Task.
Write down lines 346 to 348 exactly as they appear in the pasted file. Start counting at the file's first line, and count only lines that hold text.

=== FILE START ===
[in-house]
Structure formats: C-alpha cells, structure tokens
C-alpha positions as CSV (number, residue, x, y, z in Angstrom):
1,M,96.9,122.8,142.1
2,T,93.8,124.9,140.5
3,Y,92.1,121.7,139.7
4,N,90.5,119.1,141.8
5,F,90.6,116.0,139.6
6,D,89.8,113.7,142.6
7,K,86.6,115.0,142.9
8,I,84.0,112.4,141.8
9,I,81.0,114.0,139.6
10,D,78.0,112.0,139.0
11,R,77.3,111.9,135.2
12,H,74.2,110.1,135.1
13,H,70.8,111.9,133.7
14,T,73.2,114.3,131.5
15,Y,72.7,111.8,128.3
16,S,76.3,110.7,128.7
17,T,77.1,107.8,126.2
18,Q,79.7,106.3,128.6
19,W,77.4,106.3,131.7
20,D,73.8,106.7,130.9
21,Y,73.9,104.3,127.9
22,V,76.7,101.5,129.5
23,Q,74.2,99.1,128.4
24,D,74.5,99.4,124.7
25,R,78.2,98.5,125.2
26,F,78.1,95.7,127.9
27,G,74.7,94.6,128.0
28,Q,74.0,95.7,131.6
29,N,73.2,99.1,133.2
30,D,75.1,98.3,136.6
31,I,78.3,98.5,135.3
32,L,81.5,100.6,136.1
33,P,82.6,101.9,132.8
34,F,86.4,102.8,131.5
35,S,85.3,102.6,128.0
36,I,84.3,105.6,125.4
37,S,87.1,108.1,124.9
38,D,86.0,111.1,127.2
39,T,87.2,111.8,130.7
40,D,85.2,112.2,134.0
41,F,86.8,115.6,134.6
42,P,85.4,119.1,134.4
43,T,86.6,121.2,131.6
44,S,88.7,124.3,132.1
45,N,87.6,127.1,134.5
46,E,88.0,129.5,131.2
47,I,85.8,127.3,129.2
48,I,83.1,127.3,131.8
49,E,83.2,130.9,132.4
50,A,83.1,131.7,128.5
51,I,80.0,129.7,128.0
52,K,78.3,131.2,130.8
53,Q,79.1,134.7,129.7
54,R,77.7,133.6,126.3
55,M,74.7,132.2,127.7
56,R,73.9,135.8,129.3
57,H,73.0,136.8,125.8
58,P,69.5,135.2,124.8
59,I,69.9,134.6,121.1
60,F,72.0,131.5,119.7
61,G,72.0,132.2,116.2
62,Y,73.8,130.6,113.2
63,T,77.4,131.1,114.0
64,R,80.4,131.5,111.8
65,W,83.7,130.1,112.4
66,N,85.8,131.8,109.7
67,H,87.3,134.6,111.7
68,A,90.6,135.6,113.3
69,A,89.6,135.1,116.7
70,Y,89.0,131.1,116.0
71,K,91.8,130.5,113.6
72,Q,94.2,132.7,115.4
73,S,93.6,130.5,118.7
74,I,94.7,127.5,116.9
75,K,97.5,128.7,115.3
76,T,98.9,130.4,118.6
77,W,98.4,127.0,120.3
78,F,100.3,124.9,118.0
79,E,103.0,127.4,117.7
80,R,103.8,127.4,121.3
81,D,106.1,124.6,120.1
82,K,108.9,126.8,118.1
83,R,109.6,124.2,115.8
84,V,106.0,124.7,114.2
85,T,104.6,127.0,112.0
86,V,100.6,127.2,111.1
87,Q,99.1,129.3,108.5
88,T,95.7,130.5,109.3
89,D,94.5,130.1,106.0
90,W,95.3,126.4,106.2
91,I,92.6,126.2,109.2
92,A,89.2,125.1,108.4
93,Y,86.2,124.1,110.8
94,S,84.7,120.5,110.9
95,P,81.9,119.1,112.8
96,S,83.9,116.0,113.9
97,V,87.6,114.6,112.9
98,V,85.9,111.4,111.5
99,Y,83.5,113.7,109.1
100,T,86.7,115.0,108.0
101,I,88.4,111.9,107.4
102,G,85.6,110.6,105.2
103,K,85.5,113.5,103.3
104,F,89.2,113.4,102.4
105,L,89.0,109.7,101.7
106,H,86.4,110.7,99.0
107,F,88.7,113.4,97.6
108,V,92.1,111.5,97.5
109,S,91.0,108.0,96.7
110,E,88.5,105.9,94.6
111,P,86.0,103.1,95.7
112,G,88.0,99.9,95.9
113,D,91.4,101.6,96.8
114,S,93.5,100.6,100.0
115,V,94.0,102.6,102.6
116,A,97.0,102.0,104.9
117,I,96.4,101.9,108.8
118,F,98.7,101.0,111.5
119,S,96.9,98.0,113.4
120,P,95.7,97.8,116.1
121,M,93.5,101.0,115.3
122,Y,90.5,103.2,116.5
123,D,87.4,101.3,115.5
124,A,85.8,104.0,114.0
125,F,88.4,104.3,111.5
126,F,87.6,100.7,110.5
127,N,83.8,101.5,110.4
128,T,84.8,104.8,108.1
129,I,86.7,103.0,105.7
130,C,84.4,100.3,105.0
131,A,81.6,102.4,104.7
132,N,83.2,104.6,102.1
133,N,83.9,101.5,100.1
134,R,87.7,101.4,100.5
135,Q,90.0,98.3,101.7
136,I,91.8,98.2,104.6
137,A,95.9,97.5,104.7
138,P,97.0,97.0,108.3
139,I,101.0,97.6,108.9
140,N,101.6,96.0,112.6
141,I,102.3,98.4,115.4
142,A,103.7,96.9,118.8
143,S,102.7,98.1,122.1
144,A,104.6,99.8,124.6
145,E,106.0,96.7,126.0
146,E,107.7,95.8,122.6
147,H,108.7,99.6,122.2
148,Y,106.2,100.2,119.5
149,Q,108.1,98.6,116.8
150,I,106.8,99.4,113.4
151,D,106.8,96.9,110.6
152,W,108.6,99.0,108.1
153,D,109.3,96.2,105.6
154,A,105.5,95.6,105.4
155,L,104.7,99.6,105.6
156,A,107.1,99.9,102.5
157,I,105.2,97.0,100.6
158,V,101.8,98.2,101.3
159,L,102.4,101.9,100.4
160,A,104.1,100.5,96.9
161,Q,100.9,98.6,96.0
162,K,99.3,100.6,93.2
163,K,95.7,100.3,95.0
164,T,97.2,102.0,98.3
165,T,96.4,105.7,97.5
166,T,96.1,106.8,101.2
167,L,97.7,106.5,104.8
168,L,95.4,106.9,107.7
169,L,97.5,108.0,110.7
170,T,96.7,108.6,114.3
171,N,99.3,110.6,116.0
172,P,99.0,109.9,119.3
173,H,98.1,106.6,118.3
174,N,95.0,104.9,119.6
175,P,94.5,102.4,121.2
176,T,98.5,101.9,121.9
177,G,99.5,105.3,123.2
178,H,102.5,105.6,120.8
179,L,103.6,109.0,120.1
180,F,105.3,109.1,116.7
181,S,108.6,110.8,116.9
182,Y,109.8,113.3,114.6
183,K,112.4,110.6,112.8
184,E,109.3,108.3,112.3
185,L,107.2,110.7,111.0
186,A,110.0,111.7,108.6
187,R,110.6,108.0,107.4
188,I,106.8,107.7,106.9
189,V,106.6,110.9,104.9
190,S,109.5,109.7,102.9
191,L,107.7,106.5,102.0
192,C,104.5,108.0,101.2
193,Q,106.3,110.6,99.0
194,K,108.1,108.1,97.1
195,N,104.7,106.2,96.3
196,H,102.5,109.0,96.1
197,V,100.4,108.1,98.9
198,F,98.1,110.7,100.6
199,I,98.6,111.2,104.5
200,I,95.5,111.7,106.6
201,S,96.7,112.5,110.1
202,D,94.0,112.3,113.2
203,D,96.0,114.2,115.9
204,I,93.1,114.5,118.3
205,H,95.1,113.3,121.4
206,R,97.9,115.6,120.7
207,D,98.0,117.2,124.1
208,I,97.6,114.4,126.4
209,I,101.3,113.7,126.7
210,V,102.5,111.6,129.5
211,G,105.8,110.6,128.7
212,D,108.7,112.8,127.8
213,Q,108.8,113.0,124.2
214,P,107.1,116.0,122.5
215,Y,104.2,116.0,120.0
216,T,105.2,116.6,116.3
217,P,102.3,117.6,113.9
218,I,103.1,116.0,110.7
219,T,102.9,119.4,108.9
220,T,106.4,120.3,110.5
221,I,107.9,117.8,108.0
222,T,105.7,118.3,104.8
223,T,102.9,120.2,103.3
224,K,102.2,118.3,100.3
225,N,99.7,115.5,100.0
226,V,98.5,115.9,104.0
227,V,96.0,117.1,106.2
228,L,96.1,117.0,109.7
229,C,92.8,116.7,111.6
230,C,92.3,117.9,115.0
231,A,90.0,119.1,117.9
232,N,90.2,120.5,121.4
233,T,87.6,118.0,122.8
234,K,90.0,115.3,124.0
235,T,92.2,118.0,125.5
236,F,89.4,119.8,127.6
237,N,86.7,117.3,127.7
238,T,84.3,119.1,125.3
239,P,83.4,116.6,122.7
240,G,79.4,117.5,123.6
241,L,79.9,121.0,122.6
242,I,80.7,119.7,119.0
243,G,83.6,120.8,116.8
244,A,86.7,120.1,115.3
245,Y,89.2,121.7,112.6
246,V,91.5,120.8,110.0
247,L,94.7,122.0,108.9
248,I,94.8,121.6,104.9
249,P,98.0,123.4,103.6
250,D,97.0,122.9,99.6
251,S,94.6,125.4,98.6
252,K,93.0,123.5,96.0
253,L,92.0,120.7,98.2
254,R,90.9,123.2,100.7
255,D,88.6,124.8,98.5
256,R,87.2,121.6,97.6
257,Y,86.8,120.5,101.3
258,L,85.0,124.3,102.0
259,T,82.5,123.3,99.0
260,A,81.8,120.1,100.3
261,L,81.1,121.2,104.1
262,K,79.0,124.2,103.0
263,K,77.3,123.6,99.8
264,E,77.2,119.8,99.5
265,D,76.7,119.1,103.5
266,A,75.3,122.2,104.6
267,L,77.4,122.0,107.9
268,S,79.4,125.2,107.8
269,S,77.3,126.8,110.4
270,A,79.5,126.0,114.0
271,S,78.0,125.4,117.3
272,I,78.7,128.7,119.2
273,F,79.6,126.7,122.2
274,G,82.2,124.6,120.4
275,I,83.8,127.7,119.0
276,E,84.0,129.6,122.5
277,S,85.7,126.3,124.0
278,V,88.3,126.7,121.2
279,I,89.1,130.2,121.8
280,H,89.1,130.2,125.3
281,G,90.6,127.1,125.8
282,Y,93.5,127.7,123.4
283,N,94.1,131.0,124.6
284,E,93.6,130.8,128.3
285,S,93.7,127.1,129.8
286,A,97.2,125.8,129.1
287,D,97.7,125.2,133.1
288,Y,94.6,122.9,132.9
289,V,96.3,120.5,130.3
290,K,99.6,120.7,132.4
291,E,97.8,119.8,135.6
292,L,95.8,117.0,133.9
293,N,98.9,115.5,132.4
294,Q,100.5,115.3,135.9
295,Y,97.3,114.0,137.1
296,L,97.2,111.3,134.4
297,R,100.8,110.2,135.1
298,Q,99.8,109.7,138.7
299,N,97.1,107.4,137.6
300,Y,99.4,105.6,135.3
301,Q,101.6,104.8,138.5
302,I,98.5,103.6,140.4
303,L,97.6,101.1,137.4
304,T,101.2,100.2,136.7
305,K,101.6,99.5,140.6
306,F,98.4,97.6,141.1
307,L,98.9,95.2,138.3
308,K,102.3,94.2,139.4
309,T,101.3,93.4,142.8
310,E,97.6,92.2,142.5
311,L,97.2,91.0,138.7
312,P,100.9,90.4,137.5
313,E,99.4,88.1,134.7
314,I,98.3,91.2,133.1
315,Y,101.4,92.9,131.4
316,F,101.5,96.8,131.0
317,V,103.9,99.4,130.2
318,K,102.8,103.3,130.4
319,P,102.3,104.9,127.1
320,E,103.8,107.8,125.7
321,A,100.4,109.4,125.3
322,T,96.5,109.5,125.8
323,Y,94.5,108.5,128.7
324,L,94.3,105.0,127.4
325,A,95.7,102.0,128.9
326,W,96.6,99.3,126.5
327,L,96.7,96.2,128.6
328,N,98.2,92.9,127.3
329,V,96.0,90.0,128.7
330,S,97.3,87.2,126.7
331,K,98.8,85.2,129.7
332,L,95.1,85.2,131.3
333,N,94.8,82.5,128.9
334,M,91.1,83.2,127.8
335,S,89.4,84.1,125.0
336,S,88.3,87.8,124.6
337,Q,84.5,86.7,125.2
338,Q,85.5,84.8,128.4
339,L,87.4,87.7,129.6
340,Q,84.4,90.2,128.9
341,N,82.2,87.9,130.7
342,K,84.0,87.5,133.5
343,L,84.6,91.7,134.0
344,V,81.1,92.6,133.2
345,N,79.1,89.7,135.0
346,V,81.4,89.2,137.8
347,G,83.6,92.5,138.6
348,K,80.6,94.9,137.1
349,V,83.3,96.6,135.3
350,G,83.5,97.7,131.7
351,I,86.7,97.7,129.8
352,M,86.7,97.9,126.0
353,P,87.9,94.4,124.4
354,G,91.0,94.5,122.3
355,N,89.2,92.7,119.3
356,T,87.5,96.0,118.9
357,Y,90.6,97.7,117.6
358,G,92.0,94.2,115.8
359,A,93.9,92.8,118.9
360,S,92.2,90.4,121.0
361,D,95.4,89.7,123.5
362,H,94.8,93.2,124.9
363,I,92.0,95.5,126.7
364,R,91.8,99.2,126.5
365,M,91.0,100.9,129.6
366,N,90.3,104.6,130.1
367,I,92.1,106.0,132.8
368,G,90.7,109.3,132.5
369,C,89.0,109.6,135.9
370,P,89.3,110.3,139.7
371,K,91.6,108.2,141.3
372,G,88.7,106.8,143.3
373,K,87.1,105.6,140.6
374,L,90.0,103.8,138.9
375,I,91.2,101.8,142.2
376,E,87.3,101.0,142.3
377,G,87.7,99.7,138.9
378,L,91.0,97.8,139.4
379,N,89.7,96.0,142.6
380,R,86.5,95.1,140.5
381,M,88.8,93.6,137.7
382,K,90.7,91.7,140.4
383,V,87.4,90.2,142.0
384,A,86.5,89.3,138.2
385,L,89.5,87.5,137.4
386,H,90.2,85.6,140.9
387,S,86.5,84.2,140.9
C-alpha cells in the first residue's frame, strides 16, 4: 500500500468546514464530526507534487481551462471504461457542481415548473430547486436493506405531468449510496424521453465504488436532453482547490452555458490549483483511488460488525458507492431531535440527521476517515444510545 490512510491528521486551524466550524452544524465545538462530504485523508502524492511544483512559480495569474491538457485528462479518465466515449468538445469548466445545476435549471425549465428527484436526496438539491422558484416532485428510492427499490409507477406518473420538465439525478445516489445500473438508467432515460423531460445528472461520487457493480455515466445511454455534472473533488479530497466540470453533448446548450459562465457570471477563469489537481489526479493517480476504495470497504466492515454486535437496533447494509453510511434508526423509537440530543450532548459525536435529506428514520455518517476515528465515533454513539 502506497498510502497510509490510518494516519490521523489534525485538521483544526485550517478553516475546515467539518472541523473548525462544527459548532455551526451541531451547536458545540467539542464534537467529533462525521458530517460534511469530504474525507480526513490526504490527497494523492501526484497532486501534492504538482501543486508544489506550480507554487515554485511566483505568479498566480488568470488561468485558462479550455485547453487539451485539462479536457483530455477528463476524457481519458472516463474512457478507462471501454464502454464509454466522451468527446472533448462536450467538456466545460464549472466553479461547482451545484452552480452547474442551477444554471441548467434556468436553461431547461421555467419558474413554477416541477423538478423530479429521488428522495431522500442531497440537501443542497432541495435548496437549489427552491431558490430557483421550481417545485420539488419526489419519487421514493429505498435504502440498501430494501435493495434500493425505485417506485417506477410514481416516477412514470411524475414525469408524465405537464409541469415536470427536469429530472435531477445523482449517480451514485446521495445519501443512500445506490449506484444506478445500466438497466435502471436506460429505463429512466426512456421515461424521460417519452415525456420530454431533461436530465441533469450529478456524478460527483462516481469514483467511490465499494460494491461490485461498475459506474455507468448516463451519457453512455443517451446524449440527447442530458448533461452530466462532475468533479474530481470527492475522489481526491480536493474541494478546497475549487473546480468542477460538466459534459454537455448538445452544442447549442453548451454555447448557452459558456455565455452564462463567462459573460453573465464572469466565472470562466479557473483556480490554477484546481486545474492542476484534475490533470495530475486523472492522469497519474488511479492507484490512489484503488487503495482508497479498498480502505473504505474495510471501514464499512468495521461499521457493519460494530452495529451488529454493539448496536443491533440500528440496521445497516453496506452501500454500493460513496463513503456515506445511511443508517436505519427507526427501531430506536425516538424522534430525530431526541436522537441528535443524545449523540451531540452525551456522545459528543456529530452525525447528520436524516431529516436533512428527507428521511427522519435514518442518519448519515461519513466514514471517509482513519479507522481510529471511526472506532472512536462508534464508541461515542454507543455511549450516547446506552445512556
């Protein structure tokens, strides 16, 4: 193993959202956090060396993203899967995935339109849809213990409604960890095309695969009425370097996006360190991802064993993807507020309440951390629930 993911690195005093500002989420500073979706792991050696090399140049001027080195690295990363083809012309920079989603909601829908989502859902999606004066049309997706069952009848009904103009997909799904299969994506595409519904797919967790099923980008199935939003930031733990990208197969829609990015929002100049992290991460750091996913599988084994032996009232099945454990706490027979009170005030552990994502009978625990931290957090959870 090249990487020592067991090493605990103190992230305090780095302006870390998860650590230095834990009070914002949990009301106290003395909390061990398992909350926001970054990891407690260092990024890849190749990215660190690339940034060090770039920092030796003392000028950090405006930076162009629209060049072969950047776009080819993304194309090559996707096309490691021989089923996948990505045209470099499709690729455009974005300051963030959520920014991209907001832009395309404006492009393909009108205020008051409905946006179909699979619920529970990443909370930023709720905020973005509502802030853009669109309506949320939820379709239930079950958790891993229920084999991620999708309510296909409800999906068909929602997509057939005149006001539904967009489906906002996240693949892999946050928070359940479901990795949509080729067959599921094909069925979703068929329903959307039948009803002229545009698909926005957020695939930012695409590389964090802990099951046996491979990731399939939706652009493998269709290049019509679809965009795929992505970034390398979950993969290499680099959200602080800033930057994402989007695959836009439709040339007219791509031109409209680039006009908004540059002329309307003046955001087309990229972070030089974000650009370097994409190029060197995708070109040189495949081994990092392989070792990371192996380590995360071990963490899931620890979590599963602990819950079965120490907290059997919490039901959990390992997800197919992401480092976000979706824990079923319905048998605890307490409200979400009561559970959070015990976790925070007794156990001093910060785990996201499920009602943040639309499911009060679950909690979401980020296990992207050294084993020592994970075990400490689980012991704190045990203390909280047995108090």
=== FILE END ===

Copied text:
343,L,84.6,91.7,134.0
344,V,81.1,92.6,133.2
345,N,79.1,89.7,135.0